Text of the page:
I am resizing a very large jpg image from 1544x1024 px to 170x113px using PS CS3. When I then place the image in Illustrator the image only fills 40x17px. I have tried saving the image as a jpg & psd file and the same thing happens.
I have always struggle with resizing images for use as avatars. I just never seem to get the right size, pixel and resolution combination for the best result.
I usually start by entering the pixel parametrs, then use "trial and error" until I get a file that fits the given constraints and they are often too small, or too grainy. What is the workflow? Where do I start and how to I end up with the best result? The "Pixel Dimensions" don't seem to reflect the file size. Is the answer in the popup that asks for small, medium, or large file size?
I am trying to crop or resize an image that is originally 2,122 x 1,415 px | 7.1 x 4.7 in | 300 dpi. I am to crop/resize image to fit 756 x 275 px. However, I don't want to lose the whole image. I would like to use the whole image just adjust it to the dimensions.
How can I accomplish this without creating any distortion or by removing elements by cropping the image?
It blows my mind that somthing this simple isnt all that simple. I used the eyedropper tool to slect a color from another photo, then used the brush while fully magnified to change the color of each pixel.
It was coming out a weird greyish color, and I noticed that if I clicked more than once, it got darker, but so did the pixels directly around the one i was editing. So, i copied both pictures, loaded them into paint, and went to town.
It worked, but then when i copied it back into photoshop, it had a black background (there was no background in the original pictures) around the sprite I was editing. I tried to use the magic wand tool to get rid of it, but it took parts of the sprite with it, so...
Is there any way that I can edit the color of a single pixel (or hell, even a group of pixels if they share the same exact color would be nice...preferred, even) accurately? If not, what program could I use that would keep the transparent background?
I managed to remove the background, of an image,(A whit background) and put the image on top of a transparent layer. made a transparent image. When I place this image over a light color background, it looks fine, but when I place it over a dark color background, the edge of the image looks very rough and dirty, I think it's because some of the anti alias from the original image, how can I make it a clean image without going to delete pixel by pixel?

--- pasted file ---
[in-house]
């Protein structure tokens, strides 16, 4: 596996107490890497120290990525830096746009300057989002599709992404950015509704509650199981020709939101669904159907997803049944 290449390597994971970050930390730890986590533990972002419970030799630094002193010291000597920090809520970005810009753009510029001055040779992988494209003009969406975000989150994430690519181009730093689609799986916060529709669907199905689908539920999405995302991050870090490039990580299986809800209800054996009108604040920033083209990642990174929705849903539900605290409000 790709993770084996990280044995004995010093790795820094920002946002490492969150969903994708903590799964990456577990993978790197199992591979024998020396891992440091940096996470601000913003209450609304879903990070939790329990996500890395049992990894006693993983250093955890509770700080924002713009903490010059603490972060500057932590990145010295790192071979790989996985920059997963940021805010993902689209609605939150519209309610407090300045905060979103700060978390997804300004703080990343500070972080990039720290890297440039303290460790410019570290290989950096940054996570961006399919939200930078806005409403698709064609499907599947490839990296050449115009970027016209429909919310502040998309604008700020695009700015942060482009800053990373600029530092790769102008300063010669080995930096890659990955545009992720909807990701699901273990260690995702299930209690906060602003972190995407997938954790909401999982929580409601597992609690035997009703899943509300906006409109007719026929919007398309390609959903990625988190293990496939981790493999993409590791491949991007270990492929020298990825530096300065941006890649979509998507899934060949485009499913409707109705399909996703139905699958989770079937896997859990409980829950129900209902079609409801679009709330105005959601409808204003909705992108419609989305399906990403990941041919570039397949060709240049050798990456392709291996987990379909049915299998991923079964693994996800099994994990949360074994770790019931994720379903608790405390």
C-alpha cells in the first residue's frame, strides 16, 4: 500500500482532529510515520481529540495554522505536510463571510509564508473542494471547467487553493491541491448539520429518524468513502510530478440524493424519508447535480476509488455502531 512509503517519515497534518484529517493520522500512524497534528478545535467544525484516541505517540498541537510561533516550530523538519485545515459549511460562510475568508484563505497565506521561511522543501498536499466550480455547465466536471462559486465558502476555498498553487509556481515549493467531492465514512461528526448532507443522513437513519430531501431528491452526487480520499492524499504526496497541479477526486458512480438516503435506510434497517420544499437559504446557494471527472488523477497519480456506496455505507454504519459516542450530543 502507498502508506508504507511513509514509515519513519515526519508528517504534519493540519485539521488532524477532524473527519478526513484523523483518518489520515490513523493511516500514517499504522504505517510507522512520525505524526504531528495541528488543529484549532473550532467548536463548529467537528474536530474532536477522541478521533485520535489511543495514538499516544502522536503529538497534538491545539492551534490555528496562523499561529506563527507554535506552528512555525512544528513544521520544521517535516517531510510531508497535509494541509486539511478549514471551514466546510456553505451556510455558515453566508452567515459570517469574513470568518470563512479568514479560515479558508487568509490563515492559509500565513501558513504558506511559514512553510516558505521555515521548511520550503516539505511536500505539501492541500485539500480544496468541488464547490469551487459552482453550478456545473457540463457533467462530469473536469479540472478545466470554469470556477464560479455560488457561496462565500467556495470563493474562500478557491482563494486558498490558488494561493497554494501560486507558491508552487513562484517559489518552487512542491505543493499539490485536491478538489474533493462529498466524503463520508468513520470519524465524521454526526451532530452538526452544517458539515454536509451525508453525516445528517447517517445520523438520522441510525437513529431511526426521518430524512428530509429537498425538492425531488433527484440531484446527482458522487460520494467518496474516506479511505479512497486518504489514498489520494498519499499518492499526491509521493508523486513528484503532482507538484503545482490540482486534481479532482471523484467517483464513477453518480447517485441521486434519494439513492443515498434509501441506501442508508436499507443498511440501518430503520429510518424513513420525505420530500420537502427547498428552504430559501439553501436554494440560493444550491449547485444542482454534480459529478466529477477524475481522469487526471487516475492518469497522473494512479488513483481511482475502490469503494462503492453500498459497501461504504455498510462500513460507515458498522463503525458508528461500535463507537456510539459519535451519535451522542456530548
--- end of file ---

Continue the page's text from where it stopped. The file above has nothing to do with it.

When I drag around vector points of paths they are not constrained to the pixel grid, when the option "Snap Vector Tools and Transform to Pixel Grid" is off. This is the behavior I expect.BUT: When I drag whole paths, they snap to the pixel grid, no matter what. I even have snapping completely disabled.
This is particularly annoying when eg. creating a path for a zipper. I first make a path for the inside of the jacket or whatever, then I make one notch for the zipper and copy it over and over again for all the notches. It's very troubling when these elements snap to the pixel grid, because it's very unprecise then.
I'm currently trying to place a watermark on my images, and I'd like it to appear a certain distance from the edge, regardless of the image's size. I tried using the "Place" command, but I don't think there's a way to specify a distance from the edge.
I have Photoshop CS2 and have ordered InDesign CS3 after looking at a trial download. If I am shooting in camera raw and I want to transfer a part of an image onto a page without the background from the image, what is the best method for preparing the image... I don't necessarily need step by step instructions just to be pointed in the direction of the best method. For example we are working on a book about firearms in a museum collection and want to place some of the photos without backgrounds and some with backgrounds.
A jpg image I'm working with loses resolution when placing. I'm suing a canvas of 695x423, trying both 72 and 300ppi (there's no difference). What silly mistake could be overlooked here? The shift in resolution is akin to looking at a image in InDesign in standard vs high quality.
difference among placing bounding box, media box, crop box, bleed box, trim box and art box -- maybe even with some pictures or diagrams? (Photoshop Help is not very clear on this topic). Bounding box and media box make sense,
I used to work with another artist at a graphic design firm and he showed me a really cool way to put like an empty black, blurred mask behind people cutout or extraction which gave an illusion of depth. The mask really helped make the subject not look like an obvious knockout. He went through the steps and I should heave written it down, but failed to do so and lost the techniques.
I have been experiementing with doing a female model with flowing hair, like you see on the better fashion mags, saving the sel in channels and doing my editing there. Then I have tried using channel copies and using layer masks and it's still not the trick or result the PS artist was doing.
how I might be able to pull this masking technique out of the hat?
i have a client who has asked me to include her company logo, along with text, on a digital photograph which i then will have printed. writing text on a photo in photoshop is simple enough, but i don't know how to drop the logo (i've been sent two copies, jpg and tif) onto the photo.